Order delays, cancellations and decision-gate debates have been hampering Norwegian oilfield owners grappling with a vastly weakened currency and projects — like the not-on-time and not-on-budget, Martin Linge — that have burst budgets.
While several fields have been made scaled back (Bauge, Utgard and Ekofisk 2/4 VC), the former Total asset Linge is now Equinor and the Norwegian government’s headache. Oslo’s oilfield numbers revealed on Monday that Martin Linge was the worst of all budget overshoots off Norway.
Linge accounts for the bulk of overspending off Norway, where several fields have come in over-budget (in Linge’s case, 85% over Total’s 2012 estimate to NOK 56.1 billion). Others exceeding their projected development costs included Njord Future (up 28% to NOK 20.29 billion), Yme New (7% to NOK 9.25 billion); Aasta Hansteen (7% to NOK 37.36 billion) and Johan Svedrup II (up 1% over last year to NOK 43.67 billion, in part due to rusting new light fixtures).
Despite being heavily currency induced (the kroner has fallen steeply since July), the overruns are being seen as a surge in field costs and worrying for those who long ago pegged rising supplier receipts to the beginning of another slowdown. There are little signs of that however, as segment after segment this year delivers stronger numbers.
Whatever the complications for national finance linked to offshore fortunes, Martin Linge and the other over-budget fields point to a new period of buoyancy for Norwegian suppliers. National numbers crunchers, SSB, reported Norwegian industrial production since June has risen 0.3% year-on-year, and key exploration bellwether, “seismic”, has picked up strongly this summer.
TGS-Nopec, for one, delivered its best third-quarter performance ever on Tuesday. Company revenue based on oil-company and national-government interest was up to over $263 million.
The building of ships and platforms were cited as the main reason for the high times across Norwegian industry. The second-quarter, too, had shown greater output, again, with the industrial-production index rising 1.4% over the same time a year-ago.
Helping out are the overshot projects like Martin Linge, which will now cost about NOK 8 billion more than last year, held up by commissioning and hook-up issues. Notably, Korean yards are blamed in Norway for creating extra work and delays related to platform deck constructions not up to Norwegian standards.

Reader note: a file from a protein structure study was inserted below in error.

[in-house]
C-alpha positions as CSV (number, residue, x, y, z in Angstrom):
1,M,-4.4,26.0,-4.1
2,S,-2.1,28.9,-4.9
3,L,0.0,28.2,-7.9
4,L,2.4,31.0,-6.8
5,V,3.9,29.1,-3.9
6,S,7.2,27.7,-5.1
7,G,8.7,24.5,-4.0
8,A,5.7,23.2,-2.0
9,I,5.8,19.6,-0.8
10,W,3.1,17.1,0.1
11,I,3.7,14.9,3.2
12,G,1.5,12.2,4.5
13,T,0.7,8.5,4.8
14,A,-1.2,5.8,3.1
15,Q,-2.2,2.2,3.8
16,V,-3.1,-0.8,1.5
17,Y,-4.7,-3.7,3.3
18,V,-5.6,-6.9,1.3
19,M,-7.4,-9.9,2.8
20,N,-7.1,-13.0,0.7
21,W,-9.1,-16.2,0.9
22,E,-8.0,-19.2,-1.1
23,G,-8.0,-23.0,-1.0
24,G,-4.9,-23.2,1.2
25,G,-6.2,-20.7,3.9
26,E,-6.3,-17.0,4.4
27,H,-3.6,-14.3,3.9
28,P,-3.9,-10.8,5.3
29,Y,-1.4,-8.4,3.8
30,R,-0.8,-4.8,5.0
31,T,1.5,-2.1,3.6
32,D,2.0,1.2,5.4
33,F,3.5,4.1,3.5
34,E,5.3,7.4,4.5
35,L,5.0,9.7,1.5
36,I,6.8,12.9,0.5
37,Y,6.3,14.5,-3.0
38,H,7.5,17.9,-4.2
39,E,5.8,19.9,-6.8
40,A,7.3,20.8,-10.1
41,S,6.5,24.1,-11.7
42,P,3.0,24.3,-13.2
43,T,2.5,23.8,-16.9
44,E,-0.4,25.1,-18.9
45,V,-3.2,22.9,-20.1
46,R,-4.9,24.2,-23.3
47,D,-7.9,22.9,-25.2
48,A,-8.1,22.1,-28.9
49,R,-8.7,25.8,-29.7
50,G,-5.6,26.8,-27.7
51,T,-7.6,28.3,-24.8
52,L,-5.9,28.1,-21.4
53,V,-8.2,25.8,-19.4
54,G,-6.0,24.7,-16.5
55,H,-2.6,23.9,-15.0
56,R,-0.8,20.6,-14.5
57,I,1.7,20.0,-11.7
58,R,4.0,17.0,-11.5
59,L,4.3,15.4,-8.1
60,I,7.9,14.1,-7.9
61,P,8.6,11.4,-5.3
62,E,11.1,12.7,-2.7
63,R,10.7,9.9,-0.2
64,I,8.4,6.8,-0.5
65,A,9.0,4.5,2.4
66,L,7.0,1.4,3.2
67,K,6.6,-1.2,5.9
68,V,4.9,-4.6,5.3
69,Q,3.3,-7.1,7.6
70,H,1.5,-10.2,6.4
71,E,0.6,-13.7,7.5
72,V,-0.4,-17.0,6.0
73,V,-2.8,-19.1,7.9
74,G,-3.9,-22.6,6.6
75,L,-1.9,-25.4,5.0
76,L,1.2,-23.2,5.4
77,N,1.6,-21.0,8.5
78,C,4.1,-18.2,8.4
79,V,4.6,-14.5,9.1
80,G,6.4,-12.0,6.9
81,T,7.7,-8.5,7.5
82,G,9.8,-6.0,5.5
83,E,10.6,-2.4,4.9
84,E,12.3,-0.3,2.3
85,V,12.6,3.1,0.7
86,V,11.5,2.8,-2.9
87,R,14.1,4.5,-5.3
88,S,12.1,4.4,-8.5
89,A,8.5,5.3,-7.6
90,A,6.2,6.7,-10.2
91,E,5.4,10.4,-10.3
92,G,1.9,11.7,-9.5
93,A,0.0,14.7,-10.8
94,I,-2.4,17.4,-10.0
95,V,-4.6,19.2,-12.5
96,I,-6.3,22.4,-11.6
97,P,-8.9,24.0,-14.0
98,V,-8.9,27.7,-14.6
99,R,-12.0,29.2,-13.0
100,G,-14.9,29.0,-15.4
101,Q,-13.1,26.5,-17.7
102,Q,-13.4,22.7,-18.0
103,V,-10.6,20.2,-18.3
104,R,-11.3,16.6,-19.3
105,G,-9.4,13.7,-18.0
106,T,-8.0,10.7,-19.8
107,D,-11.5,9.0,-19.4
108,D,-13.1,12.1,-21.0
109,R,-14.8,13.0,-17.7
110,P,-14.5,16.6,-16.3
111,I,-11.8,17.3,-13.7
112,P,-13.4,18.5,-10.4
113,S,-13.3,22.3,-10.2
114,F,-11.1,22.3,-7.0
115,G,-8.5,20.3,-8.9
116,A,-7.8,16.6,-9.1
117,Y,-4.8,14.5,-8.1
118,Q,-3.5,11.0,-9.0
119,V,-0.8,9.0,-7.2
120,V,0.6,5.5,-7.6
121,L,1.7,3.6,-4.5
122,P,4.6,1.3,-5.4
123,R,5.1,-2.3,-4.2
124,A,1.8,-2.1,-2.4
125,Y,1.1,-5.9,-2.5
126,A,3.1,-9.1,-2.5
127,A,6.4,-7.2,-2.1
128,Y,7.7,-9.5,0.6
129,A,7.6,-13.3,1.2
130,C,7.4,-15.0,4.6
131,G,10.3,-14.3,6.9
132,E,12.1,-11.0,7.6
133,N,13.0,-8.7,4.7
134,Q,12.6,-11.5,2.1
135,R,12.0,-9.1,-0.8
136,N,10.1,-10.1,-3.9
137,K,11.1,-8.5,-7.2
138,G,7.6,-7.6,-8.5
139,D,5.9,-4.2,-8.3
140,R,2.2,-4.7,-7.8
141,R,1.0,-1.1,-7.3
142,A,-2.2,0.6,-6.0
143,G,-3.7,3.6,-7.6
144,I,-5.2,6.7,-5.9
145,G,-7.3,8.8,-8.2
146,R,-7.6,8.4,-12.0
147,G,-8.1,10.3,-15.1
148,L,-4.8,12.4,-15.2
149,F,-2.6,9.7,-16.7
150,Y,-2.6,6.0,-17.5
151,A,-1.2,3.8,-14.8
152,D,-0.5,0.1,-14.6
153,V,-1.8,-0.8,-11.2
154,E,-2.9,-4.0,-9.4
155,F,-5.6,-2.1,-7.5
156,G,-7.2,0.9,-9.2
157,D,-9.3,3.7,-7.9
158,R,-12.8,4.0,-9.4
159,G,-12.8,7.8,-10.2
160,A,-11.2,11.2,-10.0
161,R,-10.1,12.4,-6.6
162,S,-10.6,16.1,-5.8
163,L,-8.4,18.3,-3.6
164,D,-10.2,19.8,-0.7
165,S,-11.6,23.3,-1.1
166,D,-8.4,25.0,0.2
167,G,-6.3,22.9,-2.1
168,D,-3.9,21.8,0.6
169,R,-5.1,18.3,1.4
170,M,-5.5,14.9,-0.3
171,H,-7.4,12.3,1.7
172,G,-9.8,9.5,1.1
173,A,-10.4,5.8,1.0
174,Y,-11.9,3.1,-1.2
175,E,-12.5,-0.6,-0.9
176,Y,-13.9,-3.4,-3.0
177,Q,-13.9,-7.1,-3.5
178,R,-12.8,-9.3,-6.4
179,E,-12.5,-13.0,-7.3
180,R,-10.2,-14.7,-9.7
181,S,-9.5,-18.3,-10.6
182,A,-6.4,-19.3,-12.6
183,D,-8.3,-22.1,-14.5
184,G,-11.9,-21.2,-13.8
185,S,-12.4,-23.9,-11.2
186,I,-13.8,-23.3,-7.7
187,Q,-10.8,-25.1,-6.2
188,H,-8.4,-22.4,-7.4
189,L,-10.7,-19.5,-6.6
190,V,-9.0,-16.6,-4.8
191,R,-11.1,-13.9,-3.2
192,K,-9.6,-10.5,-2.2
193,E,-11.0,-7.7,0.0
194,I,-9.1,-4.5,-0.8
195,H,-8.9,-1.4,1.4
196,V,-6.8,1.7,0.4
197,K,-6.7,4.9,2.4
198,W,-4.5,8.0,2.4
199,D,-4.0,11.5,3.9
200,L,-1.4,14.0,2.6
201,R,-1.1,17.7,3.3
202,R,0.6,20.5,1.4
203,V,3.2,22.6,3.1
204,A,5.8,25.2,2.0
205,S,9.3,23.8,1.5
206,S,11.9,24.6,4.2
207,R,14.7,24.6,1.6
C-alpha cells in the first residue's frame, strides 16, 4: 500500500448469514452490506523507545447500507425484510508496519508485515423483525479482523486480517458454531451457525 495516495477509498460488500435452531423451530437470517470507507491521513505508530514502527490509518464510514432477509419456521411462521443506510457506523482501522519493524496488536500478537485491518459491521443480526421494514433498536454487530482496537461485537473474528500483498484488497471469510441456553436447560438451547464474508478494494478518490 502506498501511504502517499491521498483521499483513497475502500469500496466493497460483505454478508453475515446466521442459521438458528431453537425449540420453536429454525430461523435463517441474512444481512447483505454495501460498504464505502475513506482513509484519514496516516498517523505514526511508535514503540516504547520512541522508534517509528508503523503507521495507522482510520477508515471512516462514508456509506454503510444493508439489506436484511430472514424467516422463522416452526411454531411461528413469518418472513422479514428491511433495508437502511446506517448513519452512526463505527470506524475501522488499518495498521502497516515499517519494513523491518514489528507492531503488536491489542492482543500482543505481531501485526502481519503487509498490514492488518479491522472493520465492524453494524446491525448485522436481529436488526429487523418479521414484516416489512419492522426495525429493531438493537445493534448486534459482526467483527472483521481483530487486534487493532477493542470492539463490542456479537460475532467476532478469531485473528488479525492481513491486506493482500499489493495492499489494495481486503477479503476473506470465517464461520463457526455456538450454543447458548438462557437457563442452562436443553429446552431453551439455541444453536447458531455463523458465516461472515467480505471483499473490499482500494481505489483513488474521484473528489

After paying Total NOK 13 billion for the field and seeing costs rocket over 57%, mainly due to safety add-ons, Equinor have also had to reckon with NOK 5 billion in currency losses.
Extending the lives of oilfields have also incurred extra costs since estimates last year for projects dependent on improving older infrastructure. The Njord Future project — which envisions a reinforced Njord platform, modified Njord B storage vessel and a yard stay for the production semisubmersible platform — will now cost 28% more, or NOK 20.3 billion kroner.
With 85 fields in production — two more than last year — costs are seen rising a little more. This year, when its over, will have seen an estimated 14% hike in spending over 2018, or up to NOK 177 billion.
Norway has 20 fields under development, and oil companies have reported to government that they’re seeing “marked growth in petroleum investments this year”. Investments, Oslo says, were up last year after four years of stagnation.
Apart from two large fields, they base their spending reports on four new field development plans, or PDOs, delivered in 2019 and Solveig, Duva, Gullfaks Shetland/Lista 2 og Tor II. At least one more development, for the Balder area, is expected in before year-end.
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